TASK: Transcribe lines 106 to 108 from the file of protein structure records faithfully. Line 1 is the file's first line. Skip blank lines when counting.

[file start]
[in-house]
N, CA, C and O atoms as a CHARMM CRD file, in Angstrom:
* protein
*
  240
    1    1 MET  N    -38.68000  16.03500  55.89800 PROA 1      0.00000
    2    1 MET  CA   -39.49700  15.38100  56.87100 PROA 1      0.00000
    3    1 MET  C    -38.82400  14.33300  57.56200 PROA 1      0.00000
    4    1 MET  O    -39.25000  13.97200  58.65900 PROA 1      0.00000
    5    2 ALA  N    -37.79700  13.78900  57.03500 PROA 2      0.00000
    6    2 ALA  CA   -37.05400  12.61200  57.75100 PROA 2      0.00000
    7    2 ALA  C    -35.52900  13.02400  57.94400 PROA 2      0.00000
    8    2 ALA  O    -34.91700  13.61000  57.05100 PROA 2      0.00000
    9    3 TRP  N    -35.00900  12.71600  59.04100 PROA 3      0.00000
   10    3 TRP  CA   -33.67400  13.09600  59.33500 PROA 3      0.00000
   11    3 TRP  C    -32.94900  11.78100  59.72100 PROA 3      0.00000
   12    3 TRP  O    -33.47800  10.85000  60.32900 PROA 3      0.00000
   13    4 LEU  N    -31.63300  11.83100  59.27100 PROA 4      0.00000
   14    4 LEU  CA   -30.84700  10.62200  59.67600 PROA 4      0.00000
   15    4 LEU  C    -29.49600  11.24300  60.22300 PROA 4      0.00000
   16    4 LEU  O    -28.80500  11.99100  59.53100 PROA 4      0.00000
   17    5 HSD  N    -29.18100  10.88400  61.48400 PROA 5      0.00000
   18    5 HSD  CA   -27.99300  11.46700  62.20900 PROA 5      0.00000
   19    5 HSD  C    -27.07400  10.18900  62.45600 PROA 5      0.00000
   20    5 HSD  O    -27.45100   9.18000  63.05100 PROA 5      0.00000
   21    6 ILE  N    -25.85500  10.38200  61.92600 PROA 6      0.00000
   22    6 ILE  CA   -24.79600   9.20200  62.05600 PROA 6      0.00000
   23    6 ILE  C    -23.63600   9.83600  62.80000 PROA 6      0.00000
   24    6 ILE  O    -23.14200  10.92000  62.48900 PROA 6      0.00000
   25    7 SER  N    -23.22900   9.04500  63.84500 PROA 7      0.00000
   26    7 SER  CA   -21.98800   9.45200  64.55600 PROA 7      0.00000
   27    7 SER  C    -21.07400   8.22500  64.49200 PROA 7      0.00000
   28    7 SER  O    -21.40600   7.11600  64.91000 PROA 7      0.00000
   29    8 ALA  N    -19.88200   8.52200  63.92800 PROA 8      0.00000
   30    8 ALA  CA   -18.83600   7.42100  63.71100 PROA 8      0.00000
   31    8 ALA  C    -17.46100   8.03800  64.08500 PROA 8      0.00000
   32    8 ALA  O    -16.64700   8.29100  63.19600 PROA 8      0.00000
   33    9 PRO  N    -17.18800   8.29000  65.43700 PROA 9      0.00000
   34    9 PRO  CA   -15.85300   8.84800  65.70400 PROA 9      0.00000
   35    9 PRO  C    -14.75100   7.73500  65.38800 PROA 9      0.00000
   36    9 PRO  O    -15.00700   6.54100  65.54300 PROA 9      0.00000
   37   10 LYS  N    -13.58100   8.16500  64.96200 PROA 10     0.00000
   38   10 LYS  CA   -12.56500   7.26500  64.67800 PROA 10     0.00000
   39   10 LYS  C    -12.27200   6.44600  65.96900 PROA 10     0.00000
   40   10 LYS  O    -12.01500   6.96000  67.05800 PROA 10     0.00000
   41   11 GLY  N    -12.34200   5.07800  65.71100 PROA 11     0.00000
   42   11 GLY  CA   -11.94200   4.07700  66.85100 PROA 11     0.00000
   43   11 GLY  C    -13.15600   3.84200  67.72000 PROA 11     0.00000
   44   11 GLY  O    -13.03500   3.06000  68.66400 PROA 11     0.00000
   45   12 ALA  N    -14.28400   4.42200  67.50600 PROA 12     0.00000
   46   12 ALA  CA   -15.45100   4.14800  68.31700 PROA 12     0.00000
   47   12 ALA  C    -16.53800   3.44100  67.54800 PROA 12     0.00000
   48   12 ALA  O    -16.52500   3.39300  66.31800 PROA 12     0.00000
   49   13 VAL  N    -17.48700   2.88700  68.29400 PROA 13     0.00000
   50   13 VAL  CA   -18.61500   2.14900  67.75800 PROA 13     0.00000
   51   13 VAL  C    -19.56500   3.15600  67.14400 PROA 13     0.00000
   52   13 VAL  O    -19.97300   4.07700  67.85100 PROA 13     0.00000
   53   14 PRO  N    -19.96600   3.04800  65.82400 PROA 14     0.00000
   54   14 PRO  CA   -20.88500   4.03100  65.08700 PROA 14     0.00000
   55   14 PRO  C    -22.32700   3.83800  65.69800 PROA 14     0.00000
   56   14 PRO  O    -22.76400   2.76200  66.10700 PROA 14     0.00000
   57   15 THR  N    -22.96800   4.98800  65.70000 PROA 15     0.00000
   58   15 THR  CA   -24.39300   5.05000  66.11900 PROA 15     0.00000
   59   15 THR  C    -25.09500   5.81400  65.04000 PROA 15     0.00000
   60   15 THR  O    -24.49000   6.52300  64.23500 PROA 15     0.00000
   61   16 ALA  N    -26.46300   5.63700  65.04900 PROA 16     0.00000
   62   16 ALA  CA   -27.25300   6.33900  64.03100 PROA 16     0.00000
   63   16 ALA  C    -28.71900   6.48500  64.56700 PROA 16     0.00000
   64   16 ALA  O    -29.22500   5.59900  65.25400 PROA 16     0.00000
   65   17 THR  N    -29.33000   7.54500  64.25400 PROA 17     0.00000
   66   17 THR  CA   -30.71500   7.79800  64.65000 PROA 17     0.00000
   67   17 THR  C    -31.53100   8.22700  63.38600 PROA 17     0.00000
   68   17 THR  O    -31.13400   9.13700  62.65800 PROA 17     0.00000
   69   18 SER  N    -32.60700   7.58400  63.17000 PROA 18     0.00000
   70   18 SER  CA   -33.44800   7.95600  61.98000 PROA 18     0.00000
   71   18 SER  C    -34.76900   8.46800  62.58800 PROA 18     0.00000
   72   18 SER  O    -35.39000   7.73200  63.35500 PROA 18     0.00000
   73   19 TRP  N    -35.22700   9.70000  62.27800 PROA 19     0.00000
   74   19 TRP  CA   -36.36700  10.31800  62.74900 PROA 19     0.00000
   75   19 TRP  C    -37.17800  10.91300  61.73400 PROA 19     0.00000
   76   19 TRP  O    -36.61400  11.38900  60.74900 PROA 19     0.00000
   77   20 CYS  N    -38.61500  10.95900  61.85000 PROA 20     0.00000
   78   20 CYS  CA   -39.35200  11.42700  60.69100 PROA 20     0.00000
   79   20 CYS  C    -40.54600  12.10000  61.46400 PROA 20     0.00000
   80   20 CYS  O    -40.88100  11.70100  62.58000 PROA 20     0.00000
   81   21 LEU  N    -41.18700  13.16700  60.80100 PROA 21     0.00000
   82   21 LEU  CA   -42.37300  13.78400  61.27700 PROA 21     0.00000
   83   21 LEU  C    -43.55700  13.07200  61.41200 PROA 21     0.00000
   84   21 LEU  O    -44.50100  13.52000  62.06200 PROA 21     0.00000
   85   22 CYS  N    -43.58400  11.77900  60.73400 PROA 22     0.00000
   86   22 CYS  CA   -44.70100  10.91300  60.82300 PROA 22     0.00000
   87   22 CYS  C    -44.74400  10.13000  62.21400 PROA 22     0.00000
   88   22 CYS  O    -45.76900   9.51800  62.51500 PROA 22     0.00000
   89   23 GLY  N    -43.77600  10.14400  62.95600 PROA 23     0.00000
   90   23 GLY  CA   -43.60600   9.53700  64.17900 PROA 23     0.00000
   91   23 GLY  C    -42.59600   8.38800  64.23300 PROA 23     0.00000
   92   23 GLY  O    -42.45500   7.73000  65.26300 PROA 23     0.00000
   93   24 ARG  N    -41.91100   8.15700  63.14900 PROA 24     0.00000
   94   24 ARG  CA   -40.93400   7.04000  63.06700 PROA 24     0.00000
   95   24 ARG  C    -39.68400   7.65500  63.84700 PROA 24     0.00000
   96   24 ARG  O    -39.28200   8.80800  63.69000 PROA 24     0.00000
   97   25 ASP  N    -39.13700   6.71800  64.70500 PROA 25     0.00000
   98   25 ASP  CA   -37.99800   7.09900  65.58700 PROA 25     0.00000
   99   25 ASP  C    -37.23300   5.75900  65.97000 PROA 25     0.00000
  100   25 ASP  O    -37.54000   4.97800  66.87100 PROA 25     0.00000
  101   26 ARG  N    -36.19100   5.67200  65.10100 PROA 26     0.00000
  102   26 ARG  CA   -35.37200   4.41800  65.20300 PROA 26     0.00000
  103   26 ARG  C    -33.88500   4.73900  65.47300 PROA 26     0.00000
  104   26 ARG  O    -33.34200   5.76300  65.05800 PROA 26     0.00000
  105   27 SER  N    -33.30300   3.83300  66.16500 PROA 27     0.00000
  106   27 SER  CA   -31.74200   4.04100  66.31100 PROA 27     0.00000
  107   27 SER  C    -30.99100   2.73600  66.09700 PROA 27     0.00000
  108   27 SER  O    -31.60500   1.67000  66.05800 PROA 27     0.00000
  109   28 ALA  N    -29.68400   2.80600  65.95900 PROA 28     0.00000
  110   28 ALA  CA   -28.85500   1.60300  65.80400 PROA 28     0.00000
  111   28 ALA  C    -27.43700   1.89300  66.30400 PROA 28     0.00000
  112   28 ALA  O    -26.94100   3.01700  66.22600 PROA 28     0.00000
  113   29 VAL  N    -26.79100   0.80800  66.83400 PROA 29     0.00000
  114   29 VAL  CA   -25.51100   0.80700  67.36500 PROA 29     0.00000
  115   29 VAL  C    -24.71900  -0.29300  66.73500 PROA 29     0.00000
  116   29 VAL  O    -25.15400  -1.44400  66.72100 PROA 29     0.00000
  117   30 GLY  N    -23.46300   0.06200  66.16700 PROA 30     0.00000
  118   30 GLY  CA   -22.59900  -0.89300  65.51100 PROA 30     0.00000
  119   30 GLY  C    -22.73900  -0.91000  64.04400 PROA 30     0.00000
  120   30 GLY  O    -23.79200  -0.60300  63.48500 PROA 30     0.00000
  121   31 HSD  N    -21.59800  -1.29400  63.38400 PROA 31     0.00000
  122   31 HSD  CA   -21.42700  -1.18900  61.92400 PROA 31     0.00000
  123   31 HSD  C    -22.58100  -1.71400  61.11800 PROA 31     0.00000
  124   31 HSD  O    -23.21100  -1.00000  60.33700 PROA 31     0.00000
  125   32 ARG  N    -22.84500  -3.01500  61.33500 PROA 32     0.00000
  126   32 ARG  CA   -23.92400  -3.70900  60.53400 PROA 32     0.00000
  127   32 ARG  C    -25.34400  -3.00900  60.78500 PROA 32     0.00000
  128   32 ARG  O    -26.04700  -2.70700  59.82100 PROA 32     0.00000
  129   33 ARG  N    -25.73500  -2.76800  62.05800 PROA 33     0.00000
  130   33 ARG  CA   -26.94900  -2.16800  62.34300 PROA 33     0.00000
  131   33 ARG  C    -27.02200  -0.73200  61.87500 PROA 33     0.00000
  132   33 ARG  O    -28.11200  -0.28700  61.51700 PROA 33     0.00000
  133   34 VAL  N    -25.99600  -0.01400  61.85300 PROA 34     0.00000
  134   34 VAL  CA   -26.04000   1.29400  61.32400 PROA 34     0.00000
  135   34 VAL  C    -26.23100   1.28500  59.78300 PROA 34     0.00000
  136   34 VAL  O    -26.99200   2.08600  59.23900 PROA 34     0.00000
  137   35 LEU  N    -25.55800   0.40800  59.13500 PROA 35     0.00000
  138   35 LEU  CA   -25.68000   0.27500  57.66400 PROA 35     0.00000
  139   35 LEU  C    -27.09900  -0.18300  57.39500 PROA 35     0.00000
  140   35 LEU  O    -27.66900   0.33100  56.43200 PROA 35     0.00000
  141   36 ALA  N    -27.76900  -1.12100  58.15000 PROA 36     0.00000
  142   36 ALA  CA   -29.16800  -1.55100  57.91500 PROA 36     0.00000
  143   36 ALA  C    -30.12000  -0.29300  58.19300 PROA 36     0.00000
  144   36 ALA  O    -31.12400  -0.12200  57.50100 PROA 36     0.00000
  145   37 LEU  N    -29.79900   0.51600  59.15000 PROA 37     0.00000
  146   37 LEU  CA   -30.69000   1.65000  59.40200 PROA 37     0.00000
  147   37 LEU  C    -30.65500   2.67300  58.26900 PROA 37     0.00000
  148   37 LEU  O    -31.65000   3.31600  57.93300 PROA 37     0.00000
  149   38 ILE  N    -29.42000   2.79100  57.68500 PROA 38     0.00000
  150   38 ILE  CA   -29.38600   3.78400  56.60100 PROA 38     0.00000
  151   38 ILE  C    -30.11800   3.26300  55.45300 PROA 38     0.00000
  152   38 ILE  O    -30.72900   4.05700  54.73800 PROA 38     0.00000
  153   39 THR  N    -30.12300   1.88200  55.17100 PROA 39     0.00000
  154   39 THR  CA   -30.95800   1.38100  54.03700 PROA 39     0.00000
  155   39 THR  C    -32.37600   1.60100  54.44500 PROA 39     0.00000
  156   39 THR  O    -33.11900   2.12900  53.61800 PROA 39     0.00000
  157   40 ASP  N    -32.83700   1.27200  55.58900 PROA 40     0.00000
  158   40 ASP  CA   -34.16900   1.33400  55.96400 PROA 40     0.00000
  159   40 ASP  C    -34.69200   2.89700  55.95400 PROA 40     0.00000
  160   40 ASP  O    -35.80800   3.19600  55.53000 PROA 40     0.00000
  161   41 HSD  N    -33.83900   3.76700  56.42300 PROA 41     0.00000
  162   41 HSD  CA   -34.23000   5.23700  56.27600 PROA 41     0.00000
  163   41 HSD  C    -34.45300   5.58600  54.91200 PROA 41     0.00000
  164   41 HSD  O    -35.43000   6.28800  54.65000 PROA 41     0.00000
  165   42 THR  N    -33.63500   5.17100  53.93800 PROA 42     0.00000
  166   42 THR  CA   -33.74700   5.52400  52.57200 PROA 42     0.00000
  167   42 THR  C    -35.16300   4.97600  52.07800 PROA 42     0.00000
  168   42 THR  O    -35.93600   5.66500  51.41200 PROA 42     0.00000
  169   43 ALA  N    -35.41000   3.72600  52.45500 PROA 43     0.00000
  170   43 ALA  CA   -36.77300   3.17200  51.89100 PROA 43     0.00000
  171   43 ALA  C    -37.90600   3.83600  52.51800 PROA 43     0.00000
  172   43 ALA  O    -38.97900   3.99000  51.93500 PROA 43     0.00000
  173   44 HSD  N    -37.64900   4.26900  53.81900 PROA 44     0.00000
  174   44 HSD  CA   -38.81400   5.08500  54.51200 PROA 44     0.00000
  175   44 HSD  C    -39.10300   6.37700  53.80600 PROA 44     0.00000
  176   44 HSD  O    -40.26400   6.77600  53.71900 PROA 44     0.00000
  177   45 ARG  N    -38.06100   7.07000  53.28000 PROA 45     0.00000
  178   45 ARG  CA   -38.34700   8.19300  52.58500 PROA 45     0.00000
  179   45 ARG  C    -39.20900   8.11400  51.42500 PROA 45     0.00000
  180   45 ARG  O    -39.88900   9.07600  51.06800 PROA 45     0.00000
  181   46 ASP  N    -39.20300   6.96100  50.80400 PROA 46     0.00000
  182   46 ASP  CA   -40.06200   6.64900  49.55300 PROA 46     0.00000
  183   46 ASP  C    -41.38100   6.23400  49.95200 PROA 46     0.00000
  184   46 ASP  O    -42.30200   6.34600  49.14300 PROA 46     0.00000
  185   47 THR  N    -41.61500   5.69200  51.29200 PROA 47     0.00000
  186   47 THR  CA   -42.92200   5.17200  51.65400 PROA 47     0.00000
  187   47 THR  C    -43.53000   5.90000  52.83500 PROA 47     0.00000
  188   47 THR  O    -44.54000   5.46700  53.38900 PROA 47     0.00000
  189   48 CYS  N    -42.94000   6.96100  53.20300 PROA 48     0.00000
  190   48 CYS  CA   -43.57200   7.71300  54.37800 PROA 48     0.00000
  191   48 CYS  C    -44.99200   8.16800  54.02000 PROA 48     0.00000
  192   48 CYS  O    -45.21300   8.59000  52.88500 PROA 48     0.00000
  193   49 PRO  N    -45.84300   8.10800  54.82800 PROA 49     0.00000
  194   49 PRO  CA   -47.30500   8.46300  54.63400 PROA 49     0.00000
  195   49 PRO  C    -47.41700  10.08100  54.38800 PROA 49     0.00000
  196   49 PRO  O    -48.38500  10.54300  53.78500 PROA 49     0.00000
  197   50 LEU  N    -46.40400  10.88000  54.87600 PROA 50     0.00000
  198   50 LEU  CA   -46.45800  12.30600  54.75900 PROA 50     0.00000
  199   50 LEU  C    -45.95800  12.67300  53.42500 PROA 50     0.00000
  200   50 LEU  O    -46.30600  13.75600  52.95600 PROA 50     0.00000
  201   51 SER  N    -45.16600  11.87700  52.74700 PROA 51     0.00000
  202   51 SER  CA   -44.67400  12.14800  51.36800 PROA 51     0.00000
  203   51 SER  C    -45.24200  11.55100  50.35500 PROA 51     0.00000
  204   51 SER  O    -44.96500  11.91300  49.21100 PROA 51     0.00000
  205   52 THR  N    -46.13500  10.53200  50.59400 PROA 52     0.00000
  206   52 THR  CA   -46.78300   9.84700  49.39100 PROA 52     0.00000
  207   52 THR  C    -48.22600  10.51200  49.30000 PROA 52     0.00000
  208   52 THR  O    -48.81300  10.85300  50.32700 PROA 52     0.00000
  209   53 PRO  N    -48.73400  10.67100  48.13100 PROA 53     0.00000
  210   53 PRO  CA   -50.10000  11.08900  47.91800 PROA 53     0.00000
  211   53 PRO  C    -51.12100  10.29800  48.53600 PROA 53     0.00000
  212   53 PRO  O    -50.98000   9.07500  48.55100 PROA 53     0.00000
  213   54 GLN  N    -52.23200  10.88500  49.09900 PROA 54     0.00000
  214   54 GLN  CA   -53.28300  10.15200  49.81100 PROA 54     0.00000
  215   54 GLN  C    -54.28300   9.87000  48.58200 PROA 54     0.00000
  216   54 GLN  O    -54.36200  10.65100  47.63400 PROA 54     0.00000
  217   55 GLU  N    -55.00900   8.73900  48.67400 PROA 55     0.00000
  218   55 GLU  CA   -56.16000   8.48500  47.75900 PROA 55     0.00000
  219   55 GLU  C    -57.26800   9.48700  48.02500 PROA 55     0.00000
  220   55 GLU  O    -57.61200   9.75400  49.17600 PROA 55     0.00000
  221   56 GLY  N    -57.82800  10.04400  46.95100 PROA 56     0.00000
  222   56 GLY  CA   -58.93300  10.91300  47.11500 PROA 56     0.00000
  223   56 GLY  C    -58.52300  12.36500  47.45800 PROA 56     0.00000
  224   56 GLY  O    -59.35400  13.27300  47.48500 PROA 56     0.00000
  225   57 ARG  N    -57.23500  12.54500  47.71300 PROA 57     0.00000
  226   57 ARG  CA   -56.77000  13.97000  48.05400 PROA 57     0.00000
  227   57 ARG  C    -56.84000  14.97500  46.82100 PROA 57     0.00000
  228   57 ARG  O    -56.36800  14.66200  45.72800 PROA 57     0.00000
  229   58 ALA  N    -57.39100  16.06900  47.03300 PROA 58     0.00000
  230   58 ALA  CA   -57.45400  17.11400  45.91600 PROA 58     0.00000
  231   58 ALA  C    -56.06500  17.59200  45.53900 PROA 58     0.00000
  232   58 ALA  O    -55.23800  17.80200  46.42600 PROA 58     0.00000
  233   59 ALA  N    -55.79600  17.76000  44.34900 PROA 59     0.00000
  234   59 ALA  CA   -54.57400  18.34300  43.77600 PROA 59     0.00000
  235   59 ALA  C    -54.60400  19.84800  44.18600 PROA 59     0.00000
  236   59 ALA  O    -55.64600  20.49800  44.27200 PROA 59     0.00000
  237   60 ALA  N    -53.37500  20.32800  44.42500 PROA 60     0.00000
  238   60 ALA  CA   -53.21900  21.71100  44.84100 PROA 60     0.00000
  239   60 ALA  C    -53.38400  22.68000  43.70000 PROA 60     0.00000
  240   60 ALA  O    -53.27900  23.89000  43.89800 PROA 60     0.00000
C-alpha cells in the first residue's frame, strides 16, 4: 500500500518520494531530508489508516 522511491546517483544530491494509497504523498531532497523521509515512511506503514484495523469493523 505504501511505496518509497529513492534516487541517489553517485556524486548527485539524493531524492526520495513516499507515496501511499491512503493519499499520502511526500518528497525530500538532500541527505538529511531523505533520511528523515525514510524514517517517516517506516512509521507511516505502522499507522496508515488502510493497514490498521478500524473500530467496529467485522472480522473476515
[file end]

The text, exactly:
  101   26 ARG  N    -36.19100   5.67200  65.10100 PROA 26     0.00000
  102   26 ARG  CA   -35.37200   4.41800  65.20300 PROA 26     0.00000
  103   26 ARG  C    -33.88500   4.73900  65.47300 PROA 26     0.00000